Fishes The Most Diverse Vertebrates

Fish are the largest and most diverse group of vertebrates on the planet. With an estimated 32 500 species they constitute approximately half of all the known


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species of vertebrates. Moreover, the potential for discovering new species is far greater in fishes than any of the other groups of vertebrates. Even after three centuries the rate of discovery of new species remains undi-minished and fish experts estimate about 5000 marine species remain to be discovered and identified.

Although the diversity of fishes is relatively high, their distribution through the biosphere is taxonomically biased. For example the 11 952 fishes recorded from fresh water environments are strongly represented by just three groups, the carps, characins and catfishes that constitute 65% of the diverse fauna. Similar biases occur in the marine environment. Coral reefs are dominated by a single but complex group of bony fishes, the perciformes. These are perch-like fishes with spiny fin rays characterised by modifications to the feeding and locomotory apparatus that allow them to exploit a variety of food items ranging from microscopic sessile organisms to highly motile invertebrates and fishes.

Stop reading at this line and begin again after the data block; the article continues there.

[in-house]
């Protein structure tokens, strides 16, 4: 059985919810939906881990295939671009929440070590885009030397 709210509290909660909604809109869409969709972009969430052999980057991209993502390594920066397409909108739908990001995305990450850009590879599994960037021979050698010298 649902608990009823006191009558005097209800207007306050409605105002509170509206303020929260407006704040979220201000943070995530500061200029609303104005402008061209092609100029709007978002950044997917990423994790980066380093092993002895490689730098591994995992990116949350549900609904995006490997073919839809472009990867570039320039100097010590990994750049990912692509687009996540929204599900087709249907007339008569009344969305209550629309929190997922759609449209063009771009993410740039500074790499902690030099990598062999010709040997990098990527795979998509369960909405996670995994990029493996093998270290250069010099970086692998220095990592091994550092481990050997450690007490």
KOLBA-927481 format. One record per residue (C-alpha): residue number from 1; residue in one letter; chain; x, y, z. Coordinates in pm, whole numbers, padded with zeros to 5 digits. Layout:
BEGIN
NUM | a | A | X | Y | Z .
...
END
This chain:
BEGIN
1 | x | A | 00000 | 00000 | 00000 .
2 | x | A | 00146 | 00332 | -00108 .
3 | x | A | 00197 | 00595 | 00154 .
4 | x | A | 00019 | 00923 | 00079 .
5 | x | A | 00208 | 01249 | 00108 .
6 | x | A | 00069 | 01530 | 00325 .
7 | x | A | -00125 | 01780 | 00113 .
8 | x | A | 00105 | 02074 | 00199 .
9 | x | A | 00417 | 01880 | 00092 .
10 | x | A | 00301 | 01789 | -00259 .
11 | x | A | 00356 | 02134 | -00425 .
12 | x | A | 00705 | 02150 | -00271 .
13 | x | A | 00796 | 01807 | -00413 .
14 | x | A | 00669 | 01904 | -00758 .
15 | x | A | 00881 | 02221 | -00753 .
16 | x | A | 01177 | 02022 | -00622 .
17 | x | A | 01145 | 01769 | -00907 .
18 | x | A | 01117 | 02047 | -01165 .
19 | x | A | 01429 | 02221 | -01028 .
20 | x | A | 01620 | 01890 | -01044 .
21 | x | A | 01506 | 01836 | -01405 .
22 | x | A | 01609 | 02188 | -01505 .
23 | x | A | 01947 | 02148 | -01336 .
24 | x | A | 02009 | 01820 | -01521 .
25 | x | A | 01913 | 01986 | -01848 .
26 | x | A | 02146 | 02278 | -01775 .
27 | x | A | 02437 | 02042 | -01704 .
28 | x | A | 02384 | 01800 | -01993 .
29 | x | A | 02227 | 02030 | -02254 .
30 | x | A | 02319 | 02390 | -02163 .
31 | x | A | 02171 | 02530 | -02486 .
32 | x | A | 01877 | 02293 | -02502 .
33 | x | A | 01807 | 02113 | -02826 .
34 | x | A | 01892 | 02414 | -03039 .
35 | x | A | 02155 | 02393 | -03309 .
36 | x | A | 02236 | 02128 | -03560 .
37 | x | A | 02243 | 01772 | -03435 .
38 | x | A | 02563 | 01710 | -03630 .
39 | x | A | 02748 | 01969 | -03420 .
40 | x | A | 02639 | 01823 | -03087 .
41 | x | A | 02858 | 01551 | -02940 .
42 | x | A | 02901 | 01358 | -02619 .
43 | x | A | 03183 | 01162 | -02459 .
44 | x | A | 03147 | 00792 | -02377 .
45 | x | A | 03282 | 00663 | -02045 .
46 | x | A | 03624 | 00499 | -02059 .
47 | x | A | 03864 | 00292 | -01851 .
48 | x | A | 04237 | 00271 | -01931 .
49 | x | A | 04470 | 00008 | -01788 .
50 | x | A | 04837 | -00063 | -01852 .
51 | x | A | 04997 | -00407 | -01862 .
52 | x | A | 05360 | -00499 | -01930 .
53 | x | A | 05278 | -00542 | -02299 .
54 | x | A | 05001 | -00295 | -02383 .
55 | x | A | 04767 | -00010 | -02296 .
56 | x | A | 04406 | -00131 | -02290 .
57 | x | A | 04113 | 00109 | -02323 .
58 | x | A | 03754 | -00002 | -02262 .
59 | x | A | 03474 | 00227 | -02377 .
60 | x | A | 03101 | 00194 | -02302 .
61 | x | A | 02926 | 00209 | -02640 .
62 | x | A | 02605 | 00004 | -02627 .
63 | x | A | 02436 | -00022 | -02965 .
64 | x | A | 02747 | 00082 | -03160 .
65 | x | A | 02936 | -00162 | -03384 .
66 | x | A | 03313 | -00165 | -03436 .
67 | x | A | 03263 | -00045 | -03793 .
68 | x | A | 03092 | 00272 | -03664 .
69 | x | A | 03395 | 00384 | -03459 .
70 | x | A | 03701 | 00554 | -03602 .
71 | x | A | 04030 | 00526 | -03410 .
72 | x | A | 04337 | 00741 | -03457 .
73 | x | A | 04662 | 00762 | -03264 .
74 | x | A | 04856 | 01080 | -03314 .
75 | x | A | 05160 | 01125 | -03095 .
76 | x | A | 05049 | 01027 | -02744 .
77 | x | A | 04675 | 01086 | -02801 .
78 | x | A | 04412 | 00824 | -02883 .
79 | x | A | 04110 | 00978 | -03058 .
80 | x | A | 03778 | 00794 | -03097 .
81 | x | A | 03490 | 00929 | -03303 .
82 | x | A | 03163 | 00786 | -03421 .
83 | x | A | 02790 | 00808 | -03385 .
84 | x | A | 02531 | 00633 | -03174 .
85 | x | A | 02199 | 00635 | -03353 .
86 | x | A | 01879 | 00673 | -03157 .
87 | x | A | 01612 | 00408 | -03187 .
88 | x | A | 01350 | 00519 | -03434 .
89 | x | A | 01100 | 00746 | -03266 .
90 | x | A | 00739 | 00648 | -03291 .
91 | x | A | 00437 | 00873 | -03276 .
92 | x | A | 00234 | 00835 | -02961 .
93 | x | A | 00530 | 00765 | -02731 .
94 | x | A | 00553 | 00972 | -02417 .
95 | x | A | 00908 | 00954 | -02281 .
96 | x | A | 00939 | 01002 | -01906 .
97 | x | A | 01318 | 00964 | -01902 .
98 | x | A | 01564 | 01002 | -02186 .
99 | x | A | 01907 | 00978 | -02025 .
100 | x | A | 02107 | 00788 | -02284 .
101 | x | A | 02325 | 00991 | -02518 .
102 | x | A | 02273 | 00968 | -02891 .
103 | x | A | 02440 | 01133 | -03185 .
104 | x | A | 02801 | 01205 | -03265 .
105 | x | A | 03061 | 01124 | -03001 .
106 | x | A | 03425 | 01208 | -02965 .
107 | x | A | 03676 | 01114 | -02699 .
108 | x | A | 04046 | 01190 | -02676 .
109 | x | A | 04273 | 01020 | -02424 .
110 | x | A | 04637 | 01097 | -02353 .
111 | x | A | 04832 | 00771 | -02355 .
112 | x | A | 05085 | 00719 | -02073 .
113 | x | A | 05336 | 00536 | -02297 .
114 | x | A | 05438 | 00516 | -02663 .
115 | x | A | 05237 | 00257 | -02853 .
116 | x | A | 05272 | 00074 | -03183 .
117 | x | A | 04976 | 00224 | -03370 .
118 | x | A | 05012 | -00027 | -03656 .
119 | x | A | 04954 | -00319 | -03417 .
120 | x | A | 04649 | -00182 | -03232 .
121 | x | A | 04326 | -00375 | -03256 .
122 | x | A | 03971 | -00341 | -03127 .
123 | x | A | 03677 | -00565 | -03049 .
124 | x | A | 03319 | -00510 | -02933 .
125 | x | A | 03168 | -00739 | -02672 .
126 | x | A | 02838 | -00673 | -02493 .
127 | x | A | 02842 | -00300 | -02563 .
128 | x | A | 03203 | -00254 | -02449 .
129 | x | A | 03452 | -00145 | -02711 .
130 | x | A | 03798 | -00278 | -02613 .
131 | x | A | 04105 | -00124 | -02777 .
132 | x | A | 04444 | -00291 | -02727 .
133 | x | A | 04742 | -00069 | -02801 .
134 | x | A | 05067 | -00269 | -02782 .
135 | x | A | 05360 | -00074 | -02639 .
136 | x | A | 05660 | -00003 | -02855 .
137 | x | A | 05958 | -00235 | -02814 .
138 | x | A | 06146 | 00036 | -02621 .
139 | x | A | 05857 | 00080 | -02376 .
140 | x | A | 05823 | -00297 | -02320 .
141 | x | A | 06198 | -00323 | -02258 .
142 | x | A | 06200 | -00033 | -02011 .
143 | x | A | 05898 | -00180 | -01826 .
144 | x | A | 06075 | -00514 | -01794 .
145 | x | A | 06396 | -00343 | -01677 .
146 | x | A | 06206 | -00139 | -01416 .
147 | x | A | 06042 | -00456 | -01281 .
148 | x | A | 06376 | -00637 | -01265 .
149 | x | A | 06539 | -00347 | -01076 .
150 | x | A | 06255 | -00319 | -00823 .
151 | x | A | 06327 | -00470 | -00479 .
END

The distribution of fish through the aquatic biosphere is also heavily biased. The majority of fish species occur in warm water with high local productivity, on shallow tropical marine reefs and in tropical lakes and streams. Tropical reefs make up less than 1% of the total marine habitat and freshwater species occupy less than 1% of the world's aquatic habitat. Thus, the greatest diversity of fishes occurs within a tiny fraction of the Earth's aquatic habitats, in shallow productive waters at low latitudes.

The diversity of marine reef fishes is reflected in the following figures. The total number of species is approximately 16 000 with 10 000 occurring in shallow tropical waters. The diversity of coral reef fishes has a strong geographical focus, with about 2400 species occurring in the Indonesian and Philippine archipelagos. The majority of these are perciformes that have an extended evolutionary history to the start of the Ceno-zoic. Although some lineages were present in the Cretaceous period at 80-100 million years ago (My) the great morphological variety that we see in the present day was not established until the Eocene period, approximately 50 My.

The most speciose groups of present day coral reef fishes are gobies (family Gobiidae), wrasses (Labridae), groupers (Serranidae), damselfishes (Pomacentridae), cardinalfishes (Apogonidae) and blennies (Blenniidae). In addition, many groups such as butterflyfishes (Chaetodontidae), surgeonfishes (Acanthuridae), par-rotfishes (Scaridae) and snappers (Lutjanidae) are also conspicuous and diverse in terms of species numbers, and with wrasses and damselfishes make up a majority of the individual fishes observed on coral reefs. In terms of size, coral reef fishes are highly skewed towards the lower end of the size range, with the majority of reef fishes being less than 20 cm in length. In addition, many reef fish species are locally rare, and a characteristic of fish communities on coral reefs is that they are dominated by a few very abundant species and numerous small rare species.

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